If the show errs, it’s hitting the audience over the head with the contrast between Chandler and the rest. We understand the contrast and the resulting conflict in less than five minutes, but the show continues to press the point for most of the episode.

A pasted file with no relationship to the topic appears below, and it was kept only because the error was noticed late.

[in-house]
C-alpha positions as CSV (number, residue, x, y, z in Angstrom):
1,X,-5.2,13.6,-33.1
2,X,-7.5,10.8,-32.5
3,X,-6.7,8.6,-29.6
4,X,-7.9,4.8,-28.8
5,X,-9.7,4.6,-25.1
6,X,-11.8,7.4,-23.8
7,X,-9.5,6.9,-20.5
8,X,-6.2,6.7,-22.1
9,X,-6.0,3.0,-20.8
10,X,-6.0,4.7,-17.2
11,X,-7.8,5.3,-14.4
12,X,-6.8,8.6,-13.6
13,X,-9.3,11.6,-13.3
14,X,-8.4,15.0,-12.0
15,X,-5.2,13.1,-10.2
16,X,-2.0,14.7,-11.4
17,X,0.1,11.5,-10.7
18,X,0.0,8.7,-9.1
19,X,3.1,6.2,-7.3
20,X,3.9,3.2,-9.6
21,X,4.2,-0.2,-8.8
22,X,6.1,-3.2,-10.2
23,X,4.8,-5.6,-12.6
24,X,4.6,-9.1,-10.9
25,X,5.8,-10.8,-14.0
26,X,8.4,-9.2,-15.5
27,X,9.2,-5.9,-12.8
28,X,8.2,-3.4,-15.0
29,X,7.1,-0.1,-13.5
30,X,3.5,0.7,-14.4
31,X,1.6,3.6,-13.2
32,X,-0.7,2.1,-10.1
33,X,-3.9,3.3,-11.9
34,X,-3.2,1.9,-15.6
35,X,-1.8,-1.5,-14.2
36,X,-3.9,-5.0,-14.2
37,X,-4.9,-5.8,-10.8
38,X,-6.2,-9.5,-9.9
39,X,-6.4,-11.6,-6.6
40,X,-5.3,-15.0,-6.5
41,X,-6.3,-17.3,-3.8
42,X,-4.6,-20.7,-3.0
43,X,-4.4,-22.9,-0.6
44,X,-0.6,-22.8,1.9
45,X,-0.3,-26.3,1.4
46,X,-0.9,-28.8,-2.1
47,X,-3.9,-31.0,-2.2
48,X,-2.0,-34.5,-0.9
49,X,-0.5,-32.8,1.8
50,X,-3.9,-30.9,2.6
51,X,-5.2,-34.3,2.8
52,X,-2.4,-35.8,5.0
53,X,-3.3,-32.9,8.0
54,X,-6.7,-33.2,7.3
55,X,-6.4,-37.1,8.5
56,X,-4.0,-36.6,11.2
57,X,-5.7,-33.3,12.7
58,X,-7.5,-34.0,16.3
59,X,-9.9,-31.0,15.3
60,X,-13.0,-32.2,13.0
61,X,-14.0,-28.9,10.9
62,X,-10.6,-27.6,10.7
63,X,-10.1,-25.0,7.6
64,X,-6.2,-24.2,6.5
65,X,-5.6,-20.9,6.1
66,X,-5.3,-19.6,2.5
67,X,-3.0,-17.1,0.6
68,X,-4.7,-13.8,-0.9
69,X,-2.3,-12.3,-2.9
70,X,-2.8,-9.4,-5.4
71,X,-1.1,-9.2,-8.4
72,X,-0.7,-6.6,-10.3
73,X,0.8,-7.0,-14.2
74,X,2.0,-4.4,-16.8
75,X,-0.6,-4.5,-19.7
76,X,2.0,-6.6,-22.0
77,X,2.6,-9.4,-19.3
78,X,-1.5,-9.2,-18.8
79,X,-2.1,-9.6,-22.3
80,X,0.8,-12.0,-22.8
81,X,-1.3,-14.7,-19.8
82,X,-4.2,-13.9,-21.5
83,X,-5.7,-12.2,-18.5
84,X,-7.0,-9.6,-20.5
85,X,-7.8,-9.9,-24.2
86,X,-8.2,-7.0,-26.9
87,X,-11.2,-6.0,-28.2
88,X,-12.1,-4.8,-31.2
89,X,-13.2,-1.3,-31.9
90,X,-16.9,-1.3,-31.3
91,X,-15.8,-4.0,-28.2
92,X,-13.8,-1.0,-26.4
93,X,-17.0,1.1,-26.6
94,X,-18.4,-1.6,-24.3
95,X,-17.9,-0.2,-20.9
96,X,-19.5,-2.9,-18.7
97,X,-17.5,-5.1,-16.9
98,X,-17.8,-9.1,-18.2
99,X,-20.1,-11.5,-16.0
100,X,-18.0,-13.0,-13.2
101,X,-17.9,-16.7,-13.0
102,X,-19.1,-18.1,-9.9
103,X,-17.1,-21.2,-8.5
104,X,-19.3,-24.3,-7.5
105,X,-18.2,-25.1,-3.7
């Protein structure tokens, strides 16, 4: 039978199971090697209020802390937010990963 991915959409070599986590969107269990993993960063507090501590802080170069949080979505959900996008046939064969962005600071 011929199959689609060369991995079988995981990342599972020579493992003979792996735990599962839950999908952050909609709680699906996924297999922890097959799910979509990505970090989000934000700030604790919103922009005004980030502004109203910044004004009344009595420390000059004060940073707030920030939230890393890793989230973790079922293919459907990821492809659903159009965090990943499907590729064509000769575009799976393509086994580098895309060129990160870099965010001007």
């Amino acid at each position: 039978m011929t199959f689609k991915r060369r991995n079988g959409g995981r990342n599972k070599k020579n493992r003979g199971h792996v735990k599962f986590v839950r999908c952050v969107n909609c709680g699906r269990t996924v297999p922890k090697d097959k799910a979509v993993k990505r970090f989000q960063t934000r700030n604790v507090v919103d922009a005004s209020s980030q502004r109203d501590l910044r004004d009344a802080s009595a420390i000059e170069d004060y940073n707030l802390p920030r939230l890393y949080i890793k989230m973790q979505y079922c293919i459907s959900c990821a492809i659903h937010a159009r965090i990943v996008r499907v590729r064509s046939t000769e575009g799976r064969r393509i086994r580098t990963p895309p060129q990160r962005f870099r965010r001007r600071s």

The third major character of the series is introduced about 20 minutes in. Edward Buchan (Steve Pemberton), a professional ripperologist, is the first to recognize the connection to the historical crime. There’s an inherent irony to his introduction. The detectives see him as a crank—as Miles says, “Every time there’s a stabbing in Whitechapel, they [ripperologists] come crawling out of the woodwork”—but the audience knows that Buchan is right because the appearance of a Jack the Ripper copycat is the premise of the series. We learn more about Buchan as the series progresses, but he too has a distinctive style, speaking in the florid prose of a tour guide or a documentary narrator (both of which, we learn, he has been).